Kelly says that technology isn’t ‘neutral’, it’s ‘good’. Not because it’s solving our problems, but because the choices it offers propel us forward. Lanier doesn’t feel this view resolves our confusion about technology

Although it’s Lanier who presents the more mystifying interpretation of what technology is all about, both of these extraordinary presentations are worth listening to in their entirety.

These are both from the TEDx SF event called “The edge of what we know”. It was held on November 16th 2010 at the California Academy of Sciences.

The first three minutes of Lanier’s talk consist of a rendition on an 8,000 year old musical instrument (that he claims was the first digital device) which sounds like a chorus of car horns in the mother of all traffic jams.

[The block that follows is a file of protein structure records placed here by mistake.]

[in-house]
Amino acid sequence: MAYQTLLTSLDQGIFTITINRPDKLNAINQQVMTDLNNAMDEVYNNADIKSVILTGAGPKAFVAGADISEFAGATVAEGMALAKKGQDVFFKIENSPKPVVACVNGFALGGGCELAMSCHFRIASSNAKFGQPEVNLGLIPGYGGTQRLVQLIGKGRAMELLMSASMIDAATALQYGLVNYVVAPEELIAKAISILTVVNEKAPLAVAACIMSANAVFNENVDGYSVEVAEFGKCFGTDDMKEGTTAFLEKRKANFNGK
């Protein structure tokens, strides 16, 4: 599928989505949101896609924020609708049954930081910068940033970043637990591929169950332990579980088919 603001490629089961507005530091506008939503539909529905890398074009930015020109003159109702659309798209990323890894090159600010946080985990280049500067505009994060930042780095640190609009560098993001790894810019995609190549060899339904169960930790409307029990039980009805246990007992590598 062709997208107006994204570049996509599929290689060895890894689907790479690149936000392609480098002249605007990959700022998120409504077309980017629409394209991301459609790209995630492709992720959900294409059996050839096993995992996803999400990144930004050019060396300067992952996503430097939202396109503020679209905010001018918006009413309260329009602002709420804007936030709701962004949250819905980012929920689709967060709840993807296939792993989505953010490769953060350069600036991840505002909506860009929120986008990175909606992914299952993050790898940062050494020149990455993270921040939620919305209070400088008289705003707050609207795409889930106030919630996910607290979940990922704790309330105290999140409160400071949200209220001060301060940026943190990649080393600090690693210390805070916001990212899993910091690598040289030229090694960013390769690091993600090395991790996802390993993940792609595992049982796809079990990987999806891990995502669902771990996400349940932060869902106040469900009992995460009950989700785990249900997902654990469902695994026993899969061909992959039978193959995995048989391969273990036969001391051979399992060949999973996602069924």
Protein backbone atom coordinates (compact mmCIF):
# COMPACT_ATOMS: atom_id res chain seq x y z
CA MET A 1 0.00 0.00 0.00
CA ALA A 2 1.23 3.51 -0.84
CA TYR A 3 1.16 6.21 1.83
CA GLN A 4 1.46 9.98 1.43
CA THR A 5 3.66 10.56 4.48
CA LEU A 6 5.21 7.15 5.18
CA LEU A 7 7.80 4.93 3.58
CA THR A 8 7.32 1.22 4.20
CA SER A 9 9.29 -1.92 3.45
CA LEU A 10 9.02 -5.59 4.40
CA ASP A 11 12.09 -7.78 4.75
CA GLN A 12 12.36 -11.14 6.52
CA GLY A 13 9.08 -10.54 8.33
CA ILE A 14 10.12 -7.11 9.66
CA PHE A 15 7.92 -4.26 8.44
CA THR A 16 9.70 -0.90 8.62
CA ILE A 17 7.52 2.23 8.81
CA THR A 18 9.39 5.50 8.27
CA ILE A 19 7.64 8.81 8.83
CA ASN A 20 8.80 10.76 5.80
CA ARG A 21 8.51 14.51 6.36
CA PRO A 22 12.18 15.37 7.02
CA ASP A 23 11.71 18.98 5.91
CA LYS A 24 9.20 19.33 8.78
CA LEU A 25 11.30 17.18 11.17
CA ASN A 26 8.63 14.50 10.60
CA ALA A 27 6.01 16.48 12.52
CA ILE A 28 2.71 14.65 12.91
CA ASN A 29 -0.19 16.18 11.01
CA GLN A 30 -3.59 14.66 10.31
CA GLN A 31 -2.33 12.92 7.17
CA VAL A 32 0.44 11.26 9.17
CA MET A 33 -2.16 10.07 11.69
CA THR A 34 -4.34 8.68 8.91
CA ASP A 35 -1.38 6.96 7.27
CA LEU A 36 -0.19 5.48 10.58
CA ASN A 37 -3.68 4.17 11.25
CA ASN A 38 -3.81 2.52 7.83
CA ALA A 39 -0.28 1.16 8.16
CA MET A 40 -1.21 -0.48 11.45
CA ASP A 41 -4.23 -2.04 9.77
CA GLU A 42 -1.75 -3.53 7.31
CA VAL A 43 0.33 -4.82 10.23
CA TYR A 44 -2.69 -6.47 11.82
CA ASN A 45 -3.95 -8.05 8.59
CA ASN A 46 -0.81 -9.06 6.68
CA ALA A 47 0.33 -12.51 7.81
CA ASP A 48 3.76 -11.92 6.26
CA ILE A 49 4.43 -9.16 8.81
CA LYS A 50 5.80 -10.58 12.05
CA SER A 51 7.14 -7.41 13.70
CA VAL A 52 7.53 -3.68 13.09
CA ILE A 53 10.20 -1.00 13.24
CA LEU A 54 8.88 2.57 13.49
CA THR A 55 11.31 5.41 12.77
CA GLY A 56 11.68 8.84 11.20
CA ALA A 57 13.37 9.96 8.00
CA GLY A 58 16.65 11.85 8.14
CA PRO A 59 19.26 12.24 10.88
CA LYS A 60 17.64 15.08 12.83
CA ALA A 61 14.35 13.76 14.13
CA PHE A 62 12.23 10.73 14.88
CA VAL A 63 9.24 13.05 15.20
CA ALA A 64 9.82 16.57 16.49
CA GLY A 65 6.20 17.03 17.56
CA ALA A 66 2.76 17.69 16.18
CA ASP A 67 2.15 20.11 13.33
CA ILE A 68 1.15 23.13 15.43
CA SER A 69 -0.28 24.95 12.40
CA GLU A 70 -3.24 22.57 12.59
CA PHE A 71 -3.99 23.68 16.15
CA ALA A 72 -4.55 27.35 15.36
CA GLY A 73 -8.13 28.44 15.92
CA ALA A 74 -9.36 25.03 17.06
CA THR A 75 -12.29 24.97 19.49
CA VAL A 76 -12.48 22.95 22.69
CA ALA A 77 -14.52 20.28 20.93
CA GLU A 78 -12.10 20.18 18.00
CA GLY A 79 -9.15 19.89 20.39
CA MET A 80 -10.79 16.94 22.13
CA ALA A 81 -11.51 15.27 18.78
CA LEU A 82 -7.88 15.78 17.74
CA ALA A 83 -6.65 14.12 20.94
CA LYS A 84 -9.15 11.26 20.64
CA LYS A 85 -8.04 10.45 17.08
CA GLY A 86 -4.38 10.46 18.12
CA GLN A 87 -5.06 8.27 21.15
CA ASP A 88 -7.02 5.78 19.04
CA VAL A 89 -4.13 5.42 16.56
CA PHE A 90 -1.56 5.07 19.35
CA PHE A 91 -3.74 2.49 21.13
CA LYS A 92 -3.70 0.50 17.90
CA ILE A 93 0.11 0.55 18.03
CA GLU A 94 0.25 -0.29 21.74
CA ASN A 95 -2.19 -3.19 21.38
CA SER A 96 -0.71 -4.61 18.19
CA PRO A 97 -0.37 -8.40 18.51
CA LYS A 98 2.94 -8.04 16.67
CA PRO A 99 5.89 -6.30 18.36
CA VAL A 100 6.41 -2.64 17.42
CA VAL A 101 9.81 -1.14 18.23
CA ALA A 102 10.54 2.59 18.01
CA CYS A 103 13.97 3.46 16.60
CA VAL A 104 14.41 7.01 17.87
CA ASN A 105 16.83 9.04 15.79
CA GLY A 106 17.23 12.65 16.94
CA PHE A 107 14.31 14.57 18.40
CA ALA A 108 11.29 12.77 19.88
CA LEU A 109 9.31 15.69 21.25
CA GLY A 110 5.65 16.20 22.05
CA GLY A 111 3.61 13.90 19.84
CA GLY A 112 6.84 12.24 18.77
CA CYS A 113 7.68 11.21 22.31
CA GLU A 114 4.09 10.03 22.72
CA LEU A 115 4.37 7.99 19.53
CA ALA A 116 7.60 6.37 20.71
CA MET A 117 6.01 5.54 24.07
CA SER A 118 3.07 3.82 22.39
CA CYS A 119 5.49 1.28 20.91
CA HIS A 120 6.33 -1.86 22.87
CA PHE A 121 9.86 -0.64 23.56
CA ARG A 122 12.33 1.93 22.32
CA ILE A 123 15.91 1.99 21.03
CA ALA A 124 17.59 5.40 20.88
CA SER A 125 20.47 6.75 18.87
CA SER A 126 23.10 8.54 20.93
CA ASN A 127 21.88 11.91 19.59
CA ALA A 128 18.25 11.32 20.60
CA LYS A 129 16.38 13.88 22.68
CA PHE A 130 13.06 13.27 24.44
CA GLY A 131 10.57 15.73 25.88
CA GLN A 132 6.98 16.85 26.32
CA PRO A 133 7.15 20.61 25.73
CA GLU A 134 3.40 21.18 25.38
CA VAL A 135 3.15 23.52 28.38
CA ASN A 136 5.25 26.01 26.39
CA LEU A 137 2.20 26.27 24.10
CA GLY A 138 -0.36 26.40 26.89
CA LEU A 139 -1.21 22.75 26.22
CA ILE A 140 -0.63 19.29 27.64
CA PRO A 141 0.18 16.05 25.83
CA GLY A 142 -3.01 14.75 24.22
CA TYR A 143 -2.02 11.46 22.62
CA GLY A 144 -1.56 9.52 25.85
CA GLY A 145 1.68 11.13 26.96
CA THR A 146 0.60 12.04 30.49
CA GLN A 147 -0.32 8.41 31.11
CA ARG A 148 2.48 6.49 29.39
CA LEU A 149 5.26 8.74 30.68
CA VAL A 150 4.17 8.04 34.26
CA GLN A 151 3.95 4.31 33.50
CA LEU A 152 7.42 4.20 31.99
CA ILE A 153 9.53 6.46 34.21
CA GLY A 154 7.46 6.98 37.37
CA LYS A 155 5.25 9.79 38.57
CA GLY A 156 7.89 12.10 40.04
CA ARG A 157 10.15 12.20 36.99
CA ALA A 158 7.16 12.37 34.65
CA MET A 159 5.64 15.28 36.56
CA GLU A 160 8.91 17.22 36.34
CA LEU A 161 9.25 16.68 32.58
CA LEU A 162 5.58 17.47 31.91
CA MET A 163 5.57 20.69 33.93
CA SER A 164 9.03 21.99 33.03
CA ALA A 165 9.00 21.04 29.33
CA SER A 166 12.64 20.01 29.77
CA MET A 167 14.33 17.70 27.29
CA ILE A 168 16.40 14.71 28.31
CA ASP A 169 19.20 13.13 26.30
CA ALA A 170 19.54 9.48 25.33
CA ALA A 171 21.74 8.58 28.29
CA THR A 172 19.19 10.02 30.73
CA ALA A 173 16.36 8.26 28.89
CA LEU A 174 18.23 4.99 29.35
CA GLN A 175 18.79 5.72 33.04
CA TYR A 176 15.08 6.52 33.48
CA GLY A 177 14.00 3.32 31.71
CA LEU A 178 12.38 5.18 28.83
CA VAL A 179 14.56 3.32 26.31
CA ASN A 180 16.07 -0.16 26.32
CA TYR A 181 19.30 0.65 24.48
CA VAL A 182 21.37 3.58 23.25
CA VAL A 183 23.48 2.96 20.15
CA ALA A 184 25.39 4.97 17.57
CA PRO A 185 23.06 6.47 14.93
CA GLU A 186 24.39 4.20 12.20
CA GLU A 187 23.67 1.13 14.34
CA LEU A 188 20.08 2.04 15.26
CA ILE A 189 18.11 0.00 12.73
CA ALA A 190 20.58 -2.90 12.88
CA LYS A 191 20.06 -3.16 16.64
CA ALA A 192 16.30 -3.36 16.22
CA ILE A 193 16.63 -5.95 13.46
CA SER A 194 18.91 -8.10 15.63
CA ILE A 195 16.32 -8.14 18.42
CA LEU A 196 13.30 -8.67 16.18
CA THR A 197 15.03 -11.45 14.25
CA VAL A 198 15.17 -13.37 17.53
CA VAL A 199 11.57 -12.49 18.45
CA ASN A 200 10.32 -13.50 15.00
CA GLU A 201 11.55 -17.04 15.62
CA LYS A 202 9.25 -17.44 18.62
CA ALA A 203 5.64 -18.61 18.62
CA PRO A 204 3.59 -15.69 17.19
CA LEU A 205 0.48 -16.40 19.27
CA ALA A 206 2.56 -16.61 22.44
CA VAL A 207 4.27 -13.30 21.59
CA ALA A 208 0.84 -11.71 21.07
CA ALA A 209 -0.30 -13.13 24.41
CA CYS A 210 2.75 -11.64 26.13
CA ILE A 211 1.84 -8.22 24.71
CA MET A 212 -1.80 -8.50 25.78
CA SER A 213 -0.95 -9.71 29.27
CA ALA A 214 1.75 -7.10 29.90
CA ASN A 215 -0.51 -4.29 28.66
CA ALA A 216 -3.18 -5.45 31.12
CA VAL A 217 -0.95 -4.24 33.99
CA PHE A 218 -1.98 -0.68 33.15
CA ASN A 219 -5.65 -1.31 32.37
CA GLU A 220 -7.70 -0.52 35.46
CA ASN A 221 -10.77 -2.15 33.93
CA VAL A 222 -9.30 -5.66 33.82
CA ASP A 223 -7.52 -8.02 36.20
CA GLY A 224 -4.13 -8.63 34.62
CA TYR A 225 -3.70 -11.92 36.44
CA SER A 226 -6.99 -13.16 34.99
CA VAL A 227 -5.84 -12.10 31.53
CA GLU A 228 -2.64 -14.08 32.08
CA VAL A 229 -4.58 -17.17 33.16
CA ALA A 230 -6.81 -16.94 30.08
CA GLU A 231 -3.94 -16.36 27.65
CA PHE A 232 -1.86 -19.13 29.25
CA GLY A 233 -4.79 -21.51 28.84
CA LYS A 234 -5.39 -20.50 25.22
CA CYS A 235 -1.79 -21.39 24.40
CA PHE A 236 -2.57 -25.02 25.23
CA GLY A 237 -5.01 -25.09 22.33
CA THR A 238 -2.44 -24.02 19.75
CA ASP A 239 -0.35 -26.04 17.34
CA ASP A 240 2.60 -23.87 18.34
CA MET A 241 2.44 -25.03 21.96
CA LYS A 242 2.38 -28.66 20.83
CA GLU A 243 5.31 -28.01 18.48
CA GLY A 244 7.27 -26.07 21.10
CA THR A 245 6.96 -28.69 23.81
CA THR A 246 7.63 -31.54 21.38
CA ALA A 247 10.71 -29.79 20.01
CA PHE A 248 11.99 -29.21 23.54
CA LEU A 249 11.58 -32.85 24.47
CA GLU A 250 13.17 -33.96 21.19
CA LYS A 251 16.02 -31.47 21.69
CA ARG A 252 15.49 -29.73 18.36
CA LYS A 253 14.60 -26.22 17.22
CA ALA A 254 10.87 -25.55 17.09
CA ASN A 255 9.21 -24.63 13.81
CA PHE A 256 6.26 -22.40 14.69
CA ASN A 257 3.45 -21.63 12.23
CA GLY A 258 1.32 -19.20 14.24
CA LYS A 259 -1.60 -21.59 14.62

Some say that listening to Lanier is like listening to the album ‘Trout Mask Replica’ by (the recently departed and for many seriously missed) Captain Beefheart. Just like quantum physics, if you think you understood it, you probably weren’t paying enough attention.

As Kelly sees it, we co-evolve with technology, as new technology emerges from our responses to living with existing technology. Lanier, by contrast, sees us and our biology (and technology?) as ‘pre-adaptive’, preparing us for our future, by enabling us to develop the necessary ‘degrees of freedom’ to be able to respond to circumstances beyond any prior experience.

Time Magazine named Jaron one of the 100 most influential people in the world in 2010.  His book is “You are not a gadget”.  He’s written for The New York Times, Wall Street Journal, Forbes, and Wired Magazine.

Kevin Kelly co-founded Wired Magazine. His latest book is “What Technology Wants”. His previous best-sellers were New Rules for the New Economy and Out of Control.